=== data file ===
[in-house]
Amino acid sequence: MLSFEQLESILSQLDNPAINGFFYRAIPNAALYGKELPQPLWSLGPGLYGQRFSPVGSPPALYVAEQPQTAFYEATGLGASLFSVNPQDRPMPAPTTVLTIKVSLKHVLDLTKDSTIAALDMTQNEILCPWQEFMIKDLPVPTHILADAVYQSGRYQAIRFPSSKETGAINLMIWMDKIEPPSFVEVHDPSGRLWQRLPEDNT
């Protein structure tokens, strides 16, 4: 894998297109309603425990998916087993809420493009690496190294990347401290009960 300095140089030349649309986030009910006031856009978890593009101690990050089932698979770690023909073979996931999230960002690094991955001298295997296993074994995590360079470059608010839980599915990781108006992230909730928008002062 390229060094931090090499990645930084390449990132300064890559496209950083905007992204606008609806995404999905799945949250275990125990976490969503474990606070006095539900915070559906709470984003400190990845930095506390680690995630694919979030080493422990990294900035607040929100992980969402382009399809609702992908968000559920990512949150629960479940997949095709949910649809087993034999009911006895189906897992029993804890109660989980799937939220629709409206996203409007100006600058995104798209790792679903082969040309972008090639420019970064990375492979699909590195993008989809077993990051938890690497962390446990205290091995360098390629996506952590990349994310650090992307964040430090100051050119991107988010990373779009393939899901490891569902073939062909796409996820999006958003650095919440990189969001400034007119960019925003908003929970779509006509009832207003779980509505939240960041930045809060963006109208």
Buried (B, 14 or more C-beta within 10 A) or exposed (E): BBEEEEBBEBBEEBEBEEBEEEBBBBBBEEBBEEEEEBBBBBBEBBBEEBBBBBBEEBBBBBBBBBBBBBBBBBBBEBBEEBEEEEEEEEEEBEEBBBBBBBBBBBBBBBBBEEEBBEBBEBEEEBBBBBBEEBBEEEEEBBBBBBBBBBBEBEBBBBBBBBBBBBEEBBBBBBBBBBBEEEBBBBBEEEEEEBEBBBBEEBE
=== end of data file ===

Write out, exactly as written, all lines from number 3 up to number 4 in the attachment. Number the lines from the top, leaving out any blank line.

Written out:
């Protein structure tokens, strides 16, 4: 894998297109309603425990998916087993809420493009690496190294990347401290009960 300095140089030349649309986030009910006031856009978890593009101690990050089932698979770690023909073979996931999230960002690094991955001298295997296993074994995590360079470059608010839980599915990781108006992230909730928008002062 390229060094931090090499990645930084390449990132300064890559496209950083905007992204606008609806995404999905799945949250275990125990976490969503474990606070006095539900915070559906709470984003400190990845930095506390680690995630694919979030080493422990990294900035607040929100992980969402382009399809609702992908968000559920990512949150629960479940997949095709949910649809087993034999009911006895189906897992029993804890109660989980799937939220629709409206996203409007100006600058995104798209790792679903082969040309972008090639420019970064990375492979699909590195993008989809077993990051938890690497962390446990205290091995360098390629996506952590990349994310650090992307964040430090100051050119991107988010990373779009393939899901490891569902073939062909796409996820999006958003650095919440990189969001400034007119960019925003908003929970779509006509009832207003779980509505939240960041930045809060963006109208």
Buried (B, 14 or more C-beta within 10 A) or exposed (E): BBEEEEBBEBBEEBEBEEBEEEBBBBBBEEBBEEEEEBBBBBBEBBBEEBBBBBBEEBBBBBBBBBBBBBBBBBBBEBBEEBEEEEEEEEEEBEEBBBBBBBBBBBBBBBBBEEEBBEBBEBEEEBBBBBBEEBBEEEEEBBBBBBBBBBBEBEBBBBBBBBBBBBEEBBBBBBBBBBBEEEBBBBBEEEEEEBEBBBBEEBE